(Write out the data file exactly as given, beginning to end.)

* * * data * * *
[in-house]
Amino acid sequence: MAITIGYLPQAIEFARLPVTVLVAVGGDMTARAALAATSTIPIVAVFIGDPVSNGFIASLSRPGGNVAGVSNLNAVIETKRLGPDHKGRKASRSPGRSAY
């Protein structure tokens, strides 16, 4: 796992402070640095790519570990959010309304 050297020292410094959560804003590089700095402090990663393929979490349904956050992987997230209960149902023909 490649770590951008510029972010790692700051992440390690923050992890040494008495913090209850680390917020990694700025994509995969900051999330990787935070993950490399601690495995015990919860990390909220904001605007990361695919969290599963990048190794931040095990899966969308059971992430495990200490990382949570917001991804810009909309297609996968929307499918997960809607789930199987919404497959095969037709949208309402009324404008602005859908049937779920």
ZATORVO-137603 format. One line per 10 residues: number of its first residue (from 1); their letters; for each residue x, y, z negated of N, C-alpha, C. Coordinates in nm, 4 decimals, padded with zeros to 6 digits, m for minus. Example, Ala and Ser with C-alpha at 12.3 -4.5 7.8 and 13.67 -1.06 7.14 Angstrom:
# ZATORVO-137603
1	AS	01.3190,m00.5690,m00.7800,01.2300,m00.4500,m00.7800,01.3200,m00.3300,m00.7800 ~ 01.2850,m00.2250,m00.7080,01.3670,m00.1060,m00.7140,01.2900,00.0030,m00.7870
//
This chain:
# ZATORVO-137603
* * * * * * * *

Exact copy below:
[in-house]
Amino acid sequence: MAITIGYLPQAIEFARLPVTVLVAVGGDMTARAALAATSTIPIVAVFIGDPVSNGFIASLSRPGGNVAGVSNLNAVIETKRLGPDHKGRKASRSPGRSAY
């Protein structure tokens, strides 16, 4: 796992402070640095790519570990959010309304 050297020292410094959560804003590089700095402090990663393929979490349904956050992987997230209960149902023909 490649770590951008510029972010790692700051992440390690923050992890040494008495913090209850680390917020990694700025994509995969900051999330990787935070993950490399601690495995015990919860990390909220904001605007990361695919969290599963990048190794931040095990899966969308059971992430495990200490990382949570917001991804810009909309297609996968929307499918997960809607789930199987919404497959095969037709949208309402009324404008602005859908049937779920």
ZATORVO-137603 format. One line per 10 residues: number of its first residue (from 1); their letters; for each residue x, y, z negated of N, C-alpha, C. Coordinates in nm, 4 decimals, padded with zeros to 6 digits, m for minus. Example, Ala and Ser with C-alpha at 12.3 -4.5 7.8 and 13.67 -1.06 7.14 Angstrom:
# ZATORVO-137603
1	AS	01.3190,m00.5690,m00.7800,01.2300,m00.4500,m00.7800,01.3200,m00.3300,m00.7800 ~ 01.2850,m00.2250,m00.7080,01.3670,m00.1060,m00.7140,01.2900,00.0030,m00.7870
//
This chain:
# ZATORVO-137603